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Selling a property, be it for personal or business reasons, can be incredibly stressful even at the best of times. But now more than ever, the effects of Covid-19 have made many property owners, including landlords, reassess their property ownership and property portfolios.

The buy-to-let market has seen a significant downturn of late and according to a recent study in ‘Landlord Today’, over a third of landlords in the UK are considering reducing the number of properties they own in 2020 / 2021.

Accumulate Capital, found that 61% those wanting to put properties on the market was in response to the increasing regulations and taxes imposed by Government on landlords. Another standout statistic for landlords wanting to sell was the cost of managing a property portfolio, which had increased ‘considerably’ over the last five years.

If you are a landlord wanting to liquidate assets from a rental property, you are not alone and many landlords are finding themselves in a tricky situation of doing what is right for their business, but also doing what is right for their tenants. Due to the challenging and difficult economic climate, this is a now common situation that many landlords will find themselves in.

Should I sell my property with or without tenants?

When selling a tenanted property – you basically have 2 options. Option 1, evict the tenants and sell the property as vacant possession, or option 2, sell it as an investment opportunity to other landlords and tenants stay in situ.

If you choose the route of option 1, there are several factors you must consider:

Easier sale

Without tenants, you may find the property will sell easier to wider audience.

Accessible viewings

A property without tenants if often easier to arrange viewings for potential buyers.

Condition

A property with no tenants can be decorated and refurbished for sale which may improve sale price. The Government website have up to date information regarding the eviction of tenants in England and Wales, and new legislations are coming into effect so it is important to know your rights as a landlord and the rights of your tenants. Information from the Scottish Government can be found here.

Once you have lawfully evicted your tenants, you can then proceed with the sale of the property. Bear in mind, the longer it takes to sell a property that you have evicted tenants from, this will mean no income on the property and as owner of the property, you are responsible for all bills, maintenance and upkeep. Carefully assess your finances when you ask tenants to move out, and when the property is likely to sell if you rely on rental as a main form of income.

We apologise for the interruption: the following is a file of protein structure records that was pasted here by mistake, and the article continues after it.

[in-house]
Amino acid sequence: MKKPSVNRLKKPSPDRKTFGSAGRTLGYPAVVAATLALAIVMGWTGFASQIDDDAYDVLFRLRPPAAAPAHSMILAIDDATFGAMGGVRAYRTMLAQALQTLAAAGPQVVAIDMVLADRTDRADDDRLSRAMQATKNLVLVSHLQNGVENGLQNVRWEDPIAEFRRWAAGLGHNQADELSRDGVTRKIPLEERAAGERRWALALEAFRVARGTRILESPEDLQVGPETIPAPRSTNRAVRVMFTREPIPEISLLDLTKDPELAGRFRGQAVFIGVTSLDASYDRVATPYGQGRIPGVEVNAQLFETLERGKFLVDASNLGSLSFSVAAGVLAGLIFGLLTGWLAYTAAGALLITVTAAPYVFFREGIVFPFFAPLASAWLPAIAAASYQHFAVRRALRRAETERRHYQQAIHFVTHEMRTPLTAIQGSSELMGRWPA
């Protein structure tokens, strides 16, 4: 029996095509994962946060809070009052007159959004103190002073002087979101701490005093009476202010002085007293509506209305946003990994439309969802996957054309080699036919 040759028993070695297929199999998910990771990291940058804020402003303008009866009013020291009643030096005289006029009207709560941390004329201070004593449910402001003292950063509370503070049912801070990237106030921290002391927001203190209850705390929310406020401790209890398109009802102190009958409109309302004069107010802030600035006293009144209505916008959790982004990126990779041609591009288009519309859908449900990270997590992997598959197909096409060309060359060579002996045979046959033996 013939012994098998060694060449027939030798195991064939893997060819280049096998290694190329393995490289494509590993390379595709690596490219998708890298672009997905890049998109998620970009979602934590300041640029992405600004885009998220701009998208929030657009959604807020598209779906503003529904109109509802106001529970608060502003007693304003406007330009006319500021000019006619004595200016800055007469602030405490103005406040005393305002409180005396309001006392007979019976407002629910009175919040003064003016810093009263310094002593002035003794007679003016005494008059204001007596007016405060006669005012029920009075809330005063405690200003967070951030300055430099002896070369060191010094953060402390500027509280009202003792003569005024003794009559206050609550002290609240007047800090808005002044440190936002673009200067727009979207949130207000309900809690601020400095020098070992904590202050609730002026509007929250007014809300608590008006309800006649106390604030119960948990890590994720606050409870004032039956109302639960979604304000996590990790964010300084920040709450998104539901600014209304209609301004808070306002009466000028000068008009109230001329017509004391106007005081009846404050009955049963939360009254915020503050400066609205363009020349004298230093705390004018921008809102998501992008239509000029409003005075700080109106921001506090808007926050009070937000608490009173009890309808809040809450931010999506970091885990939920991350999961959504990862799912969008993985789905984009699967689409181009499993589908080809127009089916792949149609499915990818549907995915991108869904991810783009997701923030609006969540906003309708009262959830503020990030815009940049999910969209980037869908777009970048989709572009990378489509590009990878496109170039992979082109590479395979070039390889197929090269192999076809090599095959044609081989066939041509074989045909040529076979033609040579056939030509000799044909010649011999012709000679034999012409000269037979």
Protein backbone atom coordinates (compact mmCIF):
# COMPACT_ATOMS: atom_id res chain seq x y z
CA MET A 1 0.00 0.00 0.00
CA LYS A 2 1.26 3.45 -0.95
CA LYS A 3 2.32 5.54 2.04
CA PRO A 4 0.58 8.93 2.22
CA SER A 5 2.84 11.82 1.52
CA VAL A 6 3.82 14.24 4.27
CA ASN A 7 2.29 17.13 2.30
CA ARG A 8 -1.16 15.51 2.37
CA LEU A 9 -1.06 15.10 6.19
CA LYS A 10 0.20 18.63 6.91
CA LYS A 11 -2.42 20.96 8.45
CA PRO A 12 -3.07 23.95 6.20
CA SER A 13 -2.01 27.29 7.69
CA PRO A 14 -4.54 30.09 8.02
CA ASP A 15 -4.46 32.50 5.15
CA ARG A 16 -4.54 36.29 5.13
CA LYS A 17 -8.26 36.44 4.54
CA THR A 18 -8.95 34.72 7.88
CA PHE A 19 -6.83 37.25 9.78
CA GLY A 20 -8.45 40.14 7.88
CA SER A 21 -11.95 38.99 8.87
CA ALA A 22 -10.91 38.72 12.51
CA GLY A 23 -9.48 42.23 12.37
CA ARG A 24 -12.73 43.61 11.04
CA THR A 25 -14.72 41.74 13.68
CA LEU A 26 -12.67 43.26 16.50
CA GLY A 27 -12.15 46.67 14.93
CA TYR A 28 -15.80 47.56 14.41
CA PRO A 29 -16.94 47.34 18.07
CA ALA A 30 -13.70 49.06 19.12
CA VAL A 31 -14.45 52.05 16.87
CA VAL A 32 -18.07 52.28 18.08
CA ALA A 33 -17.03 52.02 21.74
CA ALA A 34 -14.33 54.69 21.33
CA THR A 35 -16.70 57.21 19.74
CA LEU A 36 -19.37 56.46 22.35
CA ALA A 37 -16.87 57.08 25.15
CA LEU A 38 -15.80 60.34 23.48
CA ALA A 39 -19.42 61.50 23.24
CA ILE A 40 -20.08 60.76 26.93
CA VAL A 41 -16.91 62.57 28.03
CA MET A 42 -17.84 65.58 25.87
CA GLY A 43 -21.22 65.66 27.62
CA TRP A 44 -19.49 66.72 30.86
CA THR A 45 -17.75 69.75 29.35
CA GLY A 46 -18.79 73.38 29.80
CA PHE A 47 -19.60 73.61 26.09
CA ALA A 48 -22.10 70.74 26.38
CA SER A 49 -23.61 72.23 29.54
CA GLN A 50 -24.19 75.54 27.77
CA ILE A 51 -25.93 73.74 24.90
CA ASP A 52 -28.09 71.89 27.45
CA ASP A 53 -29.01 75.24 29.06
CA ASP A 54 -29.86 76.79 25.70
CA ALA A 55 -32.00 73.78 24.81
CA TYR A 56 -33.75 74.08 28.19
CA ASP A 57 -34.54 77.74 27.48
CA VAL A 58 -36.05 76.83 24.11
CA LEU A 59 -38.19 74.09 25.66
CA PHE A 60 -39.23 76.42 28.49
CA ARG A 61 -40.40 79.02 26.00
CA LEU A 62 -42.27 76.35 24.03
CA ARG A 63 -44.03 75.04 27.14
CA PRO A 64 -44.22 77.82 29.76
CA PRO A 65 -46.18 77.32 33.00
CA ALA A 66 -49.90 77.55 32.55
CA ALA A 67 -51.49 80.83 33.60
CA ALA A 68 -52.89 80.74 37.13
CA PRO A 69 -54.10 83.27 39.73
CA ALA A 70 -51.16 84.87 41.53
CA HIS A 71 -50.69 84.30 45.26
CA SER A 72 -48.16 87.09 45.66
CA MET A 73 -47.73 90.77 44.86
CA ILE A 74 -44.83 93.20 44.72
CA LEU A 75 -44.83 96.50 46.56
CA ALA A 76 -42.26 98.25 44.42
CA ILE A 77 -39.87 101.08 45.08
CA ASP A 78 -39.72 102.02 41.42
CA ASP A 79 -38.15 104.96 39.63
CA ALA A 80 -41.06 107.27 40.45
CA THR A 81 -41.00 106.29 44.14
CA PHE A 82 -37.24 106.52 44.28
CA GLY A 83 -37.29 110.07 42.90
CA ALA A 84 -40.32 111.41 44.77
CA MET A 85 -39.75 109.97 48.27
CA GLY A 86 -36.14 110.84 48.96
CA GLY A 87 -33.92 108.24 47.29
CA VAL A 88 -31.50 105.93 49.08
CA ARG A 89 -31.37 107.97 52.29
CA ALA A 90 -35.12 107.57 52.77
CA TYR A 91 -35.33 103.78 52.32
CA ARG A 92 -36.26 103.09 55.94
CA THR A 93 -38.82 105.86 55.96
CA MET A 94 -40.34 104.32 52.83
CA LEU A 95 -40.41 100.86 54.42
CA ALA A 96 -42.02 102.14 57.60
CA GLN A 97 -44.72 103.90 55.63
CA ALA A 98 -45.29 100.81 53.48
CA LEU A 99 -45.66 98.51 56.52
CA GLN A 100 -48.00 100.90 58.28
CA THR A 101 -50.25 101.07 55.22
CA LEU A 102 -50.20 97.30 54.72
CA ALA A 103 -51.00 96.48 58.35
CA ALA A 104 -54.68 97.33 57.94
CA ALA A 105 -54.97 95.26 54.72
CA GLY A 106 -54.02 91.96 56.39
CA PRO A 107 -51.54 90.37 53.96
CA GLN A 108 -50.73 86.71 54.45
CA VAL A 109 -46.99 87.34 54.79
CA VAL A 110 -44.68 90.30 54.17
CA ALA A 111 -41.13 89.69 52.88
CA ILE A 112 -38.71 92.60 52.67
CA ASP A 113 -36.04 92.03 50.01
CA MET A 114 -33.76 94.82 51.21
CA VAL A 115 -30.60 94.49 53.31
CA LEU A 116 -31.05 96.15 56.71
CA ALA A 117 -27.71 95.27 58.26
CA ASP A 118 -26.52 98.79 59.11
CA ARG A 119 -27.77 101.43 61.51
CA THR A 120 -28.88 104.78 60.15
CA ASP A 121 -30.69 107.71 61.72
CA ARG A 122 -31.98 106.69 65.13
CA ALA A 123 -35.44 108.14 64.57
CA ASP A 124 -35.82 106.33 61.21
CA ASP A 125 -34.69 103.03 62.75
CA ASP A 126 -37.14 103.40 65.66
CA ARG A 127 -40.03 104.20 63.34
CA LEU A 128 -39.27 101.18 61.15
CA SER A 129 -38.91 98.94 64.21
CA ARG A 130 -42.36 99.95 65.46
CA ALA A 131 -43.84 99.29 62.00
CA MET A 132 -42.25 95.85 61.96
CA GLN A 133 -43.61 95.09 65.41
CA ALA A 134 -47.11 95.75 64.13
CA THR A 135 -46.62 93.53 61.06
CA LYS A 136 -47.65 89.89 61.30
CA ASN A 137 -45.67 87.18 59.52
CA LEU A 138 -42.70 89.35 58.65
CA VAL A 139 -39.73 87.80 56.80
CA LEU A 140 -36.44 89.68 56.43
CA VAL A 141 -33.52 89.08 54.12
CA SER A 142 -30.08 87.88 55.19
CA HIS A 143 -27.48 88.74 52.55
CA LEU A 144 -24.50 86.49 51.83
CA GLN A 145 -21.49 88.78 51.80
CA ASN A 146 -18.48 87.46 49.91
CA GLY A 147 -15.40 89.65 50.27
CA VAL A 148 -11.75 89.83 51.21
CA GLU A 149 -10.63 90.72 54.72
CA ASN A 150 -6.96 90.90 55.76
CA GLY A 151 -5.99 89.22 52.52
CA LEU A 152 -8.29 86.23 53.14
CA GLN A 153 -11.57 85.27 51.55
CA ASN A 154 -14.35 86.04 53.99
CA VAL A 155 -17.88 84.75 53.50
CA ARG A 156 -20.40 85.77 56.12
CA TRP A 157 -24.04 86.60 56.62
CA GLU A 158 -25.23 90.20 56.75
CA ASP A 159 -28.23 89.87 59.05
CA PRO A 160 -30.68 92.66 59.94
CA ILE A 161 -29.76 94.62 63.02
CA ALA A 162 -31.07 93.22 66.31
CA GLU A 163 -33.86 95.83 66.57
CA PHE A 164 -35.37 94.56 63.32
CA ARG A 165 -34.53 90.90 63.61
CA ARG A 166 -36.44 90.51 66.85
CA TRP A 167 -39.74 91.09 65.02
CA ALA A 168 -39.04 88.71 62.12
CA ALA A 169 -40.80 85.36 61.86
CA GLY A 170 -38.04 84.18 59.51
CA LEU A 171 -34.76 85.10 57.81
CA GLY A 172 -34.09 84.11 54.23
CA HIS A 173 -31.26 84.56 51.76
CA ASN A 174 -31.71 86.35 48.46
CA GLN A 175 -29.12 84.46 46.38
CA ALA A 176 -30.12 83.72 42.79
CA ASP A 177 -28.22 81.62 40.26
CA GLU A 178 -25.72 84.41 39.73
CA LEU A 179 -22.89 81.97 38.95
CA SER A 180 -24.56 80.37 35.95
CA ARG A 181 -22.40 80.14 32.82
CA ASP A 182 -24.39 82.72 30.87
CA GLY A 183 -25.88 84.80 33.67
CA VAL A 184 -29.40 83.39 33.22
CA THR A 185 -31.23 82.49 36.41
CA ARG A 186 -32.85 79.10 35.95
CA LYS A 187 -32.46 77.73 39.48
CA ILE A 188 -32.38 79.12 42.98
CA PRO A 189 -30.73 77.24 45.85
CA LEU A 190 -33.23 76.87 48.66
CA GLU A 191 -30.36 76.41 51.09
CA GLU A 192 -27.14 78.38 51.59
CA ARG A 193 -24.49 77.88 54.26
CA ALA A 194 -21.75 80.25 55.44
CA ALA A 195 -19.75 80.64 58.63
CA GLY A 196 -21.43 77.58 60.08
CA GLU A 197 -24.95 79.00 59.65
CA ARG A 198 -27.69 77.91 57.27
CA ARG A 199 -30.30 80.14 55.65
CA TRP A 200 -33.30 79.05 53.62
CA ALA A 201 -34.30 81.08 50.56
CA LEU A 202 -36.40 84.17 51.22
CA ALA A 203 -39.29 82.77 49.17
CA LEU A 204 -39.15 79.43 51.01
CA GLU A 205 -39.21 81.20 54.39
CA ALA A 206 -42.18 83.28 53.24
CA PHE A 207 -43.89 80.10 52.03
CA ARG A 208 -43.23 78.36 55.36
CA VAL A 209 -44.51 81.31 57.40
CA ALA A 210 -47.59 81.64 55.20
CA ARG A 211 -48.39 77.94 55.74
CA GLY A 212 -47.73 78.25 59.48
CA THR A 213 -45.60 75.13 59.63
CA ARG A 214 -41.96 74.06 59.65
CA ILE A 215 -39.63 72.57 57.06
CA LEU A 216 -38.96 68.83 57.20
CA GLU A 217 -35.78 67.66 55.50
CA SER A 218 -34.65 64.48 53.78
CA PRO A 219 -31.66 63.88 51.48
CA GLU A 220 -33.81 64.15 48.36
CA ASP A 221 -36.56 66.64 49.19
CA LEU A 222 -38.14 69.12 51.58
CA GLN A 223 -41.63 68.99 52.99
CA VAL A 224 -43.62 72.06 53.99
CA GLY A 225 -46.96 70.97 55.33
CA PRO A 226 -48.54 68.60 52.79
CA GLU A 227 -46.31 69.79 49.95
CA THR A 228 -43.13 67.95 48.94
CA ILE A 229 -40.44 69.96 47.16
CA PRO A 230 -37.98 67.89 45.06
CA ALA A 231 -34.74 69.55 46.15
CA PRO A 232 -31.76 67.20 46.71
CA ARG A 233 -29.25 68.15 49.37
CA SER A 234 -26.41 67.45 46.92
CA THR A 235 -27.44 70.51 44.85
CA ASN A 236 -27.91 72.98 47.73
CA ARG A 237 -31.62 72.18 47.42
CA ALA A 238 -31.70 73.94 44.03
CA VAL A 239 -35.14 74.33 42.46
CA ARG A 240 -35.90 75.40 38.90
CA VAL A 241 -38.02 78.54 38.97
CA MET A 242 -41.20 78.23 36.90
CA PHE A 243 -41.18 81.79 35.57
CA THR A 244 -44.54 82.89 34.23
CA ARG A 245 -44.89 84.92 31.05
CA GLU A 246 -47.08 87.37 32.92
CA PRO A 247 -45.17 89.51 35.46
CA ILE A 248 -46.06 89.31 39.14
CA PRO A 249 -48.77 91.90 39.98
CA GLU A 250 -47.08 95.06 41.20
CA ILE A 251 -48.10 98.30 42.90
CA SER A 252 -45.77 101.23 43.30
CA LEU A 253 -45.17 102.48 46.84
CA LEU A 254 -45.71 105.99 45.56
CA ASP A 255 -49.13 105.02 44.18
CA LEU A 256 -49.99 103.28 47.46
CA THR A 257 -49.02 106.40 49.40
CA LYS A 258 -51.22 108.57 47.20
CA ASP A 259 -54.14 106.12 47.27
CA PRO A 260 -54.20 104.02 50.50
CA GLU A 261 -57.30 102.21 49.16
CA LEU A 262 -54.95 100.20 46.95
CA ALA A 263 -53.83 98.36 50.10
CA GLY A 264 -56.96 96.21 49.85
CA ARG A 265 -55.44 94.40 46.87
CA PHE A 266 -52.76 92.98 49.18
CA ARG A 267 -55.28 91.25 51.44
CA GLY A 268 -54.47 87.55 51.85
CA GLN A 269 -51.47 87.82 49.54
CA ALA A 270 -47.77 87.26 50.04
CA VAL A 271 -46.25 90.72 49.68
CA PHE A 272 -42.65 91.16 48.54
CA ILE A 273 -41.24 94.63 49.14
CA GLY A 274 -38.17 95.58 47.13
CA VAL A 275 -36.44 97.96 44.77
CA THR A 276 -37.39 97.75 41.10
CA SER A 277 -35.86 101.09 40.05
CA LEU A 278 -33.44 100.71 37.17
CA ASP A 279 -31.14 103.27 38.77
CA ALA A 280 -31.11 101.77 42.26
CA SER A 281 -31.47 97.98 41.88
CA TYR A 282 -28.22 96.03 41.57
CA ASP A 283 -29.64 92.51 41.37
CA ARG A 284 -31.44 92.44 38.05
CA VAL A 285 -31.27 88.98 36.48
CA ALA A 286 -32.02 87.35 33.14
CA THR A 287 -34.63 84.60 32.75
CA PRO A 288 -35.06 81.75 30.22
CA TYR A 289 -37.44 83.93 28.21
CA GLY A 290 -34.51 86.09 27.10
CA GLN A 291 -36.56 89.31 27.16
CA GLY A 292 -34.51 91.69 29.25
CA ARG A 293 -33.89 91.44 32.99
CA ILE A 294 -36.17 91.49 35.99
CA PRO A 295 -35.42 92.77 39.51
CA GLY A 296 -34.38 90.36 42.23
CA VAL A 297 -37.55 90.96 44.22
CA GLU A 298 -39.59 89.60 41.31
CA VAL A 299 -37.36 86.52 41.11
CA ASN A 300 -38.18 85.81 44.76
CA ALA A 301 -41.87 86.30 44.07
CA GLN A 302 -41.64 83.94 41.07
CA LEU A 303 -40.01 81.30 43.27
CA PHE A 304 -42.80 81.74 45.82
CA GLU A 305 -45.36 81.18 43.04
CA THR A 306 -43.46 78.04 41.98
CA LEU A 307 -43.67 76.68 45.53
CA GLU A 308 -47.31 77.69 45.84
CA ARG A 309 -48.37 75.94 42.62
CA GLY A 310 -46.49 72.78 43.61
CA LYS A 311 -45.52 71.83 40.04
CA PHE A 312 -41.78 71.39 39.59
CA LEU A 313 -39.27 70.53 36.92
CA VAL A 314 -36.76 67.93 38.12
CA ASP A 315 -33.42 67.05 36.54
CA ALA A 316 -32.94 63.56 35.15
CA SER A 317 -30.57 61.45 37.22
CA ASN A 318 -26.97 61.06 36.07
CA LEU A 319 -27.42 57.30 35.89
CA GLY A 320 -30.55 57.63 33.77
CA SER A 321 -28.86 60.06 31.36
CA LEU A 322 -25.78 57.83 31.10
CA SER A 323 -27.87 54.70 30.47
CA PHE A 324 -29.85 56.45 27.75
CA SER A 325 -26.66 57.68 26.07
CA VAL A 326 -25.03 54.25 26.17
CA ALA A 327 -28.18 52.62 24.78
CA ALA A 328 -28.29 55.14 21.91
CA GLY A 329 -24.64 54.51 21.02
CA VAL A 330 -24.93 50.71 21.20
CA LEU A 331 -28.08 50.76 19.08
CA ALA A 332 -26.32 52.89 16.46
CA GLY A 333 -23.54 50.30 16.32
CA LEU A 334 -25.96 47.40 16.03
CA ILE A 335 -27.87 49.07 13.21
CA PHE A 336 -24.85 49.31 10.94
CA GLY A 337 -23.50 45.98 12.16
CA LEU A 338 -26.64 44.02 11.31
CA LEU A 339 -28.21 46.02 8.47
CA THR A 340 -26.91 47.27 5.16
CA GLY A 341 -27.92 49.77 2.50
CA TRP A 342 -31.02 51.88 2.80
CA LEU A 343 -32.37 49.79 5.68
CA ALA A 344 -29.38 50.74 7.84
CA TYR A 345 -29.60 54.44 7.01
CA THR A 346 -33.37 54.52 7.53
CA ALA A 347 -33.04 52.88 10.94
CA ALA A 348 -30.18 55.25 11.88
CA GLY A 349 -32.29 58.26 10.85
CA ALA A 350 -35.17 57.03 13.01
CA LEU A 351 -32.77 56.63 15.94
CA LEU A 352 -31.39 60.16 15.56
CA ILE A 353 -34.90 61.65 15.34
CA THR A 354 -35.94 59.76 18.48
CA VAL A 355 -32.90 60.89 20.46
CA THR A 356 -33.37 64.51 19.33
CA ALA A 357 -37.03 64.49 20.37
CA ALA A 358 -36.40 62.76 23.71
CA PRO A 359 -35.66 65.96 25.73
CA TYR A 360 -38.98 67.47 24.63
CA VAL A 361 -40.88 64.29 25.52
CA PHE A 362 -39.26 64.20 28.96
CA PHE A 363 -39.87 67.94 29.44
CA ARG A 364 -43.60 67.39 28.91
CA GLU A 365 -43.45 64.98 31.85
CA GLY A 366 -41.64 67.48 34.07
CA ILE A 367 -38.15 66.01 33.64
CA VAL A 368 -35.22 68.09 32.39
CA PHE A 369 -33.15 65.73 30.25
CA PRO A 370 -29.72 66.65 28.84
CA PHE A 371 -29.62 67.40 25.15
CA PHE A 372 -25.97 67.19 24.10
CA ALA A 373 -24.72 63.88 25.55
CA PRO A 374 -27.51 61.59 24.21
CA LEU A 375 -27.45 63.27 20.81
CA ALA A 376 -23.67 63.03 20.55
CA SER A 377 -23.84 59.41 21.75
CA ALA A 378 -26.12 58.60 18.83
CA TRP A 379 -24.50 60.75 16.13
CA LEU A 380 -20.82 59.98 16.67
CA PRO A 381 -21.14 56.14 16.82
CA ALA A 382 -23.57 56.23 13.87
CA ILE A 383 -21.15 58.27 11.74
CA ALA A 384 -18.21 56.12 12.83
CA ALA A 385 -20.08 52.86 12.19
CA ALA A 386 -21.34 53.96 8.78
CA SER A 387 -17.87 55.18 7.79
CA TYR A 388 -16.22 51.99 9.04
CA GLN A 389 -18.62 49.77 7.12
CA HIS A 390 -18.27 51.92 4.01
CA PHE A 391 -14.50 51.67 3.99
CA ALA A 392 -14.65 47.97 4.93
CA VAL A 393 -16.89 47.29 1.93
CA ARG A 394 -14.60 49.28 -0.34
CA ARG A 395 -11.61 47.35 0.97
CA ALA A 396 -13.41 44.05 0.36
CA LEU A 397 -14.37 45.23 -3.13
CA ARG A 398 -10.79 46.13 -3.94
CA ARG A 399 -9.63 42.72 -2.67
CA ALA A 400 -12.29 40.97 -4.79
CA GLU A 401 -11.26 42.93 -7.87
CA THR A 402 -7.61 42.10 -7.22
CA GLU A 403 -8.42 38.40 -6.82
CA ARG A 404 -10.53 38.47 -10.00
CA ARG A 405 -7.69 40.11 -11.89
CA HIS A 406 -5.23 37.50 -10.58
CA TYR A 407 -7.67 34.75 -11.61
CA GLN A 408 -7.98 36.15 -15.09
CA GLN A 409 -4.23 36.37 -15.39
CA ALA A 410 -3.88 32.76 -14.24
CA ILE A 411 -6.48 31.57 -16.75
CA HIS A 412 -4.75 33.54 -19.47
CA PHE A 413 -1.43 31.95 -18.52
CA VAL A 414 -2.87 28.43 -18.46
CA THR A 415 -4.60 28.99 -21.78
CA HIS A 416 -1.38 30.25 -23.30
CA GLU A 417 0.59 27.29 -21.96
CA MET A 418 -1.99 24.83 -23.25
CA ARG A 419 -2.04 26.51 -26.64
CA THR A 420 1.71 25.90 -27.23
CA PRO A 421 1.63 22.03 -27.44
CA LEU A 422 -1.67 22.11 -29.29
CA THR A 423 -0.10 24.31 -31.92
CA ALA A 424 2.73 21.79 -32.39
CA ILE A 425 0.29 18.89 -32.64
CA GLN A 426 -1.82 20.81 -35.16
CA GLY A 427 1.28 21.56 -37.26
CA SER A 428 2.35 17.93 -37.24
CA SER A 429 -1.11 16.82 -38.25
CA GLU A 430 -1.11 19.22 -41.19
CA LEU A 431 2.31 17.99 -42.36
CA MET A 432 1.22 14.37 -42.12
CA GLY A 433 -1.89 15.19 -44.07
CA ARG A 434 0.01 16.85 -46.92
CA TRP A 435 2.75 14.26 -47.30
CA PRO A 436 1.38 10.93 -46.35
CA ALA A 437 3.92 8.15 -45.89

If you choose Option 2 and sell the property with existing tenants in situ this could be a good investment for the right buyer as it will mean an income from onset of ownership. It will also mean that whilst the property is on the market, the tenants are still paying rent and is not sat vacant.

Whilst there are advantages to option 2, some buyers may be put off by existing tenants, especially if they do not look after the property. Again, weigh up the pros and cons of each option before deciding what is right for your sale.

The ongoing situation with Covid-19 and lockdown restrictions is constantly being reviewed by the Government regarding selling a tenanted home, associated taxes and charges – so it’s best to refer direct to the Government website for information.

Telling Your Tenants You Will Sell Your Property

If you choose option 1 and decide to evict your tenants to prepare for a sale, you must follow correct procedures.

The most commonly used contracts for tenants are called ‘Assured Shorthold Tenancy’ agreements (AST). This type of contract allows you to evict a tenant through a Section 21* notice. You can action an eviction by issuing a Section 21 after tenants have completed their ‘fixed-term’ tenancies. Or there may be reasons under Section 8, for earlier eviction, if they have broken the laws under Section 21.  (*Check Government guidelines as Section 21 is currently under review through consultation).

Most AST agreements require 6 months’ notice to bring a tenancy to an end, some are only 2 months, but you must check what the agreement is and ensure you adhere to the terms when asking tenants to leave a property.

Landlords have a responsibility to their tenants and must remember it is not just a property, it is a tenant’s home. There are best practice procedures to follow to keep both landlord, and tenant happy.

Give the tenants as much notice as possible of your intentions to sell the property